Why Are You In the Business That You're In?

Let’s face it: owning a company is a pain. You’ve no doubt experienced sleepless nights, staring at the ceiling and wondering how you’re going to pay your team members, your rent, your taxes, and yourself.

Never mind the money. What about the stress? At one point or another, your team members, partners, and suppliers—even your customers—will let you down, and you will work so hard you forget to eat right and exercise.

On top of all that, hardly anyone understands what you’re doing. Your parents, life partner, kids, family, friends, and anyone else you hold in high regard might rightfully decide you’ve gone mad. It’s not a happy reality, but the truth is business owners often suffer considerable frustration in their personal lives—losing friends, alienating family members, and even damaging or losing their marriages.

With all these factors coming at you, it’s only fair to ask: Why do you want to own your own company?

Why Do Entrepreneurs Go Into Business?

I’ve worked with business owners across America, Europe, the Middle East, Africa, and Asia. When I ask why they’re in business for themselves, they all say the same thing: they enjoy the freedom it affords them.

But is this true? Are business owners more free? By the number of hours worked, not really. According to research from Wells Fargo, business owners work an average of fifty-two hours a week with over half working at least six days a week.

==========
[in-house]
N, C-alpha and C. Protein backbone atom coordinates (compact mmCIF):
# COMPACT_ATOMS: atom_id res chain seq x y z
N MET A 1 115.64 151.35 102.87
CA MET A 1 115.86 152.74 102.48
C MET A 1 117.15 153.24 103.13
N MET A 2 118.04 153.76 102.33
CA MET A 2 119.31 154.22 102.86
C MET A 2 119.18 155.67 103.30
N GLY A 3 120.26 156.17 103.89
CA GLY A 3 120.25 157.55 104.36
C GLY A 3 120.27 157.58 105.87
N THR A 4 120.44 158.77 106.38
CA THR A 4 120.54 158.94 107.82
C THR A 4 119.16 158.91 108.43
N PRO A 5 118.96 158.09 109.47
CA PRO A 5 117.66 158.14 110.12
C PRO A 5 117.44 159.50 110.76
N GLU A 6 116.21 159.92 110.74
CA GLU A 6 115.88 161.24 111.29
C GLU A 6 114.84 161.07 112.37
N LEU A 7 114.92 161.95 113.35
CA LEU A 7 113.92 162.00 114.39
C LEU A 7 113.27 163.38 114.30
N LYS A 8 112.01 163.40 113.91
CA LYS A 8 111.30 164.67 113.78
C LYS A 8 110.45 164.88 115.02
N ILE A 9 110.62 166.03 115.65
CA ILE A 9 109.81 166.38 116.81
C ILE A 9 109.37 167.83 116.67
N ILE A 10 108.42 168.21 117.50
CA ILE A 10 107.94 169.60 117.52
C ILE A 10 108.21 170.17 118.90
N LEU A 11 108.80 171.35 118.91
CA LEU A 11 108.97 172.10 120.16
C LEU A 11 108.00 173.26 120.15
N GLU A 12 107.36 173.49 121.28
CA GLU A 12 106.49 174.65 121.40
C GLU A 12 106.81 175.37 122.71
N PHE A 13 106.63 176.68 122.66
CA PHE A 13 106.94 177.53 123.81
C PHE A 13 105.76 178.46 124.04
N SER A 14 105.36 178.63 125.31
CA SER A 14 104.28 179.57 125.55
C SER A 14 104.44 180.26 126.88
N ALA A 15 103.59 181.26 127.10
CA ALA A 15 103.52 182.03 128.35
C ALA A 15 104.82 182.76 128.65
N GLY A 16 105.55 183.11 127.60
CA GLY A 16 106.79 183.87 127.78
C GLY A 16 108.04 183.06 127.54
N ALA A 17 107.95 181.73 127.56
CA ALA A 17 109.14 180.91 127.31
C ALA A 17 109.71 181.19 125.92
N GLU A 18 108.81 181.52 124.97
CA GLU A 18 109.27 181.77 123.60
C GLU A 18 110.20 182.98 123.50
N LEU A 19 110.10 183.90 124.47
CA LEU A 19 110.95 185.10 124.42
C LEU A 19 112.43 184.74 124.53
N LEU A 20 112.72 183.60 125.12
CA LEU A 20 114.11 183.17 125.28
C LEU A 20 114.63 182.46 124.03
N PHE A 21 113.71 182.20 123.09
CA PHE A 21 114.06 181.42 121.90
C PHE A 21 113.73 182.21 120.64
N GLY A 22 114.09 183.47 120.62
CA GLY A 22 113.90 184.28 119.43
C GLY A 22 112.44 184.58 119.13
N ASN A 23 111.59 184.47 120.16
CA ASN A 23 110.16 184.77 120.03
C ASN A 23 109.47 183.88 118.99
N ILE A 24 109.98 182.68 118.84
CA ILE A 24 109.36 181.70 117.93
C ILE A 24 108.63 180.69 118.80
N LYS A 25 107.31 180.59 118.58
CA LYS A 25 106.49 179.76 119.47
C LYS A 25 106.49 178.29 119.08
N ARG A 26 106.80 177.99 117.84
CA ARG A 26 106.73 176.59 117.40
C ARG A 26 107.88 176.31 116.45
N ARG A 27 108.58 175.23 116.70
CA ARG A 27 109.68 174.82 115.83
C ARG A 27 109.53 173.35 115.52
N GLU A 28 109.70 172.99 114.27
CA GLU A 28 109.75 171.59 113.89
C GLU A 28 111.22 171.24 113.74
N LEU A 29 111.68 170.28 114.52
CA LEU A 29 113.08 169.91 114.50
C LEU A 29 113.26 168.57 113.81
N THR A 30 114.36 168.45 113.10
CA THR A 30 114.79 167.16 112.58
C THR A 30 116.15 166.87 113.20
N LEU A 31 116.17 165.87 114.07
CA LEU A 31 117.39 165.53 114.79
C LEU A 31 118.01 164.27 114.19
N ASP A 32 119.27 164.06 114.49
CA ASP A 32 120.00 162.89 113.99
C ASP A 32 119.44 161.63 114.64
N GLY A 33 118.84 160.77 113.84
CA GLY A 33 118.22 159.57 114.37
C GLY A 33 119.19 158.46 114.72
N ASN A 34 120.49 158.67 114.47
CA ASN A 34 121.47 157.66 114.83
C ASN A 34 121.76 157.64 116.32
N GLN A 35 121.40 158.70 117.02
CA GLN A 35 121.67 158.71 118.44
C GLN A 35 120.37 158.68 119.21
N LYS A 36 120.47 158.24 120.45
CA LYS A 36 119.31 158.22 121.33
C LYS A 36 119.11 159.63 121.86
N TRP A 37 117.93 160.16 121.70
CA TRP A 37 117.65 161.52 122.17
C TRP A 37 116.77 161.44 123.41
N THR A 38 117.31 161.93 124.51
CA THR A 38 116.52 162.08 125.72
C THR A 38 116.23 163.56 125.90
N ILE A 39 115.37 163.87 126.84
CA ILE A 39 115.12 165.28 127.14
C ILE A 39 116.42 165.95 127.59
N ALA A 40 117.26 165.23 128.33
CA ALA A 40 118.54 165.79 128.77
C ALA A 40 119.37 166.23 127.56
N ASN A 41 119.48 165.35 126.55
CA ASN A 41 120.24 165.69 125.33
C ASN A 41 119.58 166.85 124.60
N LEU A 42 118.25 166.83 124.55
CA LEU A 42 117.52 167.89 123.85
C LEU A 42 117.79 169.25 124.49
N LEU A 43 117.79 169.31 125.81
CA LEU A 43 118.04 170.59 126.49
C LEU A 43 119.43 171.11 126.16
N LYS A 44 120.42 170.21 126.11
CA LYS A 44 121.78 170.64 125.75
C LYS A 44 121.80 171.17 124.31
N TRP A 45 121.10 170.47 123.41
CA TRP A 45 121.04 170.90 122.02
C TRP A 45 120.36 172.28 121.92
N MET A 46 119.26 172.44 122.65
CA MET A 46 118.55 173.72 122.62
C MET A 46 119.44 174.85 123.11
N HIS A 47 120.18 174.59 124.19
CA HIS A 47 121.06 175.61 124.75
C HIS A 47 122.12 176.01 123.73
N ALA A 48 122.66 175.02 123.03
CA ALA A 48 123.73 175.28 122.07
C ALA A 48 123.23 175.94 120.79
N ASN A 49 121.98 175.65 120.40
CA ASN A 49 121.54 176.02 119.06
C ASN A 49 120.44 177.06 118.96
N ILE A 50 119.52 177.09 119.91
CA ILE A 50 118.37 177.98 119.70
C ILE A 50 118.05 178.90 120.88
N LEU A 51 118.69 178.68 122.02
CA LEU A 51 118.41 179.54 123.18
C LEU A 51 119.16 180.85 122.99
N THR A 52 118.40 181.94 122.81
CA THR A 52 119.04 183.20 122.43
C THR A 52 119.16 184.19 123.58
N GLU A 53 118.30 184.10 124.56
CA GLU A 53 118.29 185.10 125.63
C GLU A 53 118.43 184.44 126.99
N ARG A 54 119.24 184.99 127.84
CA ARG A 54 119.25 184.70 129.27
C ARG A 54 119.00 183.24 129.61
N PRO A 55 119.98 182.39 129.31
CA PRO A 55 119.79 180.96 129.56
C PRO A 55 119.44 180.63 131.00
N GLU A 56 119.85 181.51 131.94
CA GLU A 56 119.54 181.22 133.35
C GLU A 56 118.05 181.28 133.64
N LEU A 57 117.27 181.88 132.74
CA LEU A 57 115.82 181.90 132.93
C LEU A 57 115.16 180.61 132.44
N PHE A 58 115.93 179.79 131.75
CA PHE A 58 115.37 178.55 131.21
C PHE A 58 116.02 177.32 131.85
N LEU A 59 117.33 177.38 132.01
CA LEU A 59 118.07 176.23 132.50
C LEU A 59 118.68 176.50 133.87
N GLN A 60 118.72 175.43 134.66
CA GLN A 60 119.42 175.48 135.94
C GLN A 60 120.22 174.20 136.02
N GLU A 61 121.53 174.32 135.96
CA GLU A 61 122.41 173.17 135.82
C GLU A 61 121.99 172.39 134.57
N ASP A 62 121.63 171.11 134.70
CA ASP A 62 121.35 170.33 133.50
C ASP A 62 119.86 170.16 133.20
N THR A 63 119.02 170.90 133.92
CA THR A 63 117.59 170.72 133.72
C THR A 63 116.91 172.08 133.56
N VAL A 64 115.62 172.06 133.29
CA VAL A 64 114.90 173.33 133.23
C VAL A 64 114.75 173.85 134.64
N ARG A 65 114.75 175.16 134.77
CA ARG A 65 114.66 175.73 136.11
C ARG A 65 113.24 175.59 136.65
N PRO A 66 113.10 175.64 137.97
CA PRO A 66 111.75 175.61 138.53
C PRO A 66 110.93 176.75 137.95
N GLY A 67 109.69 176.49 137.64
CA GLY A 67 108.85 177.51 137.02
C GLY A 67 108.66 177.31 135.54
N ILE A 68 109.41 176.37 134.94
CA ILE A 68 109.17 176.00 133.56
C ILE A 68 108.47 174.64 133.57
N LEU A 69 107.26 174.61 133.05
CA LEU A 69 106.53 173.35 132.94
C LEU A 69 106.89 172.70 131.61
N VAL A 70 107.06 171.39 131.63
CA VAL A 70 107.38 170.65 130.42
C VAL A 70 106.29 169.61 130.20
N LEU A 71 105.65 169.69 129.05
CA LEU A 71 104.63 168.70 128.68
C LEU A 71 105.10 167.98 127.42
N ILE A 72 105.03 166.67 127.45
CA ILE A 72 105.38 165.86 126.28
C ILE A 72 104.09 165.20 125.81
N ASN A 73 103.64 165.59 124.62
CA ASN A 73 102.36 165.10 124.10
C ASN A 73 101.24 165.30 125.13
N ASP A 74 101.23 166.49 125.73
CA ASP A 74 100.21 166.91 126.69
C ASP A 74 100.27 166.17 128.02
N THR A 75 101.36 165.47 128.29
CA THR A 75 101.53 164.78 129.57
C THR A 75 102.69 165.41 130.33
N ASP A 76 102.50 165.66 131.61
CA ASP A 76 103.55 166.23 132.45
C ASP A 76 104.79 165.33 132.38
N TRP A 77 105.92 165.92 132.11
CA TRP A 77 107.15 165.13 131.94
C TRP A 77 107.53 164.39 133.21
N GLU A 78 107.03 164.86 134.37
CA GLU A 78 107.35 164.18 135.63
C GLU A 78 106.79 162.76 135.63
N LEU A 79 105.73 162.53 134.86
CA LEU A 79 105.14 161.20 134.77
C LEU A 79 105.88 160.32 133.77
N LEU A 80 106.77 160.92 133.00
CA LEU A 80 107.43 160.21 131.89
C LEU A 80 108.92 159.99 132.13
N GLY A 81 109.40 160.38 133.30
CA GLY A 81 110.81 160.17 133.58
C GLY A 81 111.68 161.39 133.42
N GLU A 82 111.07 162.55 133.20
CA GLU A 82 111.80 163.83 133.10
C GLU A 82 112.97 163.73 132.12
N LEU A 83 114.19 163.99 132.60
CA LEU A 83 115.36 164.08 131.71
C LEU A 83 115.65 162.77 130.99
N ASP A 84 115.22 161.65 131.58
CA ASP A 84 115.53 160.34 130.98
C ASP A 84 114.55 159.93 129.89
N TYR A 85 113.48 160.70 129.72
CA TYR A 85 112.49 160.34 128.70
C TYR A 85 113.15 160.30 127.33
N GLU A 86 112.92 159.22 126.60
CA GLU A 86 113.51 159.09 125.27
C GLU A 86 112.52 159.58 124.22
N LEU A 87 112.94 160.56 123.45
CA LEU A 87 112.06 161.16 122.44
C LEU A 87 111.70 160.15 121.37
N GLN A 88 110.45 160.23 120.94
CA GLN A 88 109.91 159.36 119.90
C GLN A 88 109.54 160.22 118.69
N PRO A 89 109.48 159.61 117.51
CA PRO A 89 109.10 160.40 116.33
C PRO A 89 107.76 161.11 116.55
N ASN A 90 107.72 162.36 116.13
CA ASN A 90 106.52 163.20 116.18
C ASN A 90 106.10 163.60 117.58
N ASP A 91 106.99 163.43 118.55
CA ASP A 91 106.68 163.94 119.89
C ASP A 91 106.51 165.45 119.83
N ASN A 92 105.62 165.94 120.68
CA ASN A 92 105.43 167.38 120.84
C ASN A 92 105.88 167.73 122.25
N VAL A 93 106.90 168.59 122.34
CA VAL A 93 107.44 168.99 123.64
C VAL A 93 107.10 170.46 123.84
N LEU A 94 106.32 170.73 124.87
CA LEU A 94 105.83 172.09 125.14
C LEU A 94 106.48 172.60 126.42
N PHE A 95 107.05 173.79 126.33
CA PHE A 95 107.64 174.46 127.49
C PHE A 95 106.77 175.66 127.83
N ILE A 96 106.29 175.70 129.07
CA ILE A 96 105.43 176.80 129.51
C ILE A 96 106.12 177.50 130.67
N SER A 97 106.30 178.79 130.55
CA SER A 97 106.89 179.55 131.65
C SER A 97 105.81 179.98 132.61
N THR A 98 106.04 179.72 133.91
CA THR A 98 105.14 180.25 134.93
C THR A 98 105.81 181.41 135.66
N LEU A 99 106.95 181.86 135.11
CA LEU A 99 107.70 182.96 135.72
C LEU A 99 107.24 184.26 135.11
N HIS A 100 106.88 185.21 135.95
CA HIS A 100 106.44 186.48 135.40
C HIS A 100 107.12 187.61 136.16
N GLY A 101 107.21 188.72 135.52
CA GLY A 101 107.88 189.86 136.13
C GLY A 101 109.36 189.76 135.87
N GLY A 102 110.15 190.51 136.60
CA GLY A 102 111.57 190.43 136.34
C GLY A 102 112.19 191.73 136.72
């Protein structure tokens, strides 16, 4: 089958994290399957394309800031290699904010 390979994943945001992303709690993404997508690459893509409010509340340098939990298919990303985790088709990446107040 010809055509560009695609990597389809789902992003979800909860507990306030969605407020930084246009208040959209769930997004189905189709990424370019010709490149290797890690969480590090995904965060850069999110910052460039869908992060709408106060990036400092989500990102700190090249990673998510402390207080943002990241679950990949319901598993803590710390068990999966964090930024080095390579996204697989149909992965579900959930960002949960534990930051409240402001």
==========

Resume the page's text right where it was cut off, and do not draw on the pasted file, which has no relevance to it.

These numbers reflect the business owners I coach, who usually work between forty and fifty hours a week. When asked how many hours they would like to work, half would prefer to work about twenty hours a week, while the other half wants to double their efforts.

Clearly, freedom can’t be defined by hours worked alone. Perhaps it’s more a matter of better work/life balance—or what I like to call work/life integration. After all, with today’s personal communication devices, such as phones and tablets, business owners can take care of business anywhere. And I love a sandy beach or foreign café for my office.

Perhaps freedom is better defined by one’s ability to call the shots. I know I can relate. When a mentor asked me, “Why do you want to do this?” I realized there was only one right answer: because I want to.

Why are you in business?

This is an extract from my best selling book - Exactly Where YOU Want to Be: A Business Owner’s Guide to Passion, Profit and Happiness. Available right now on Amazon.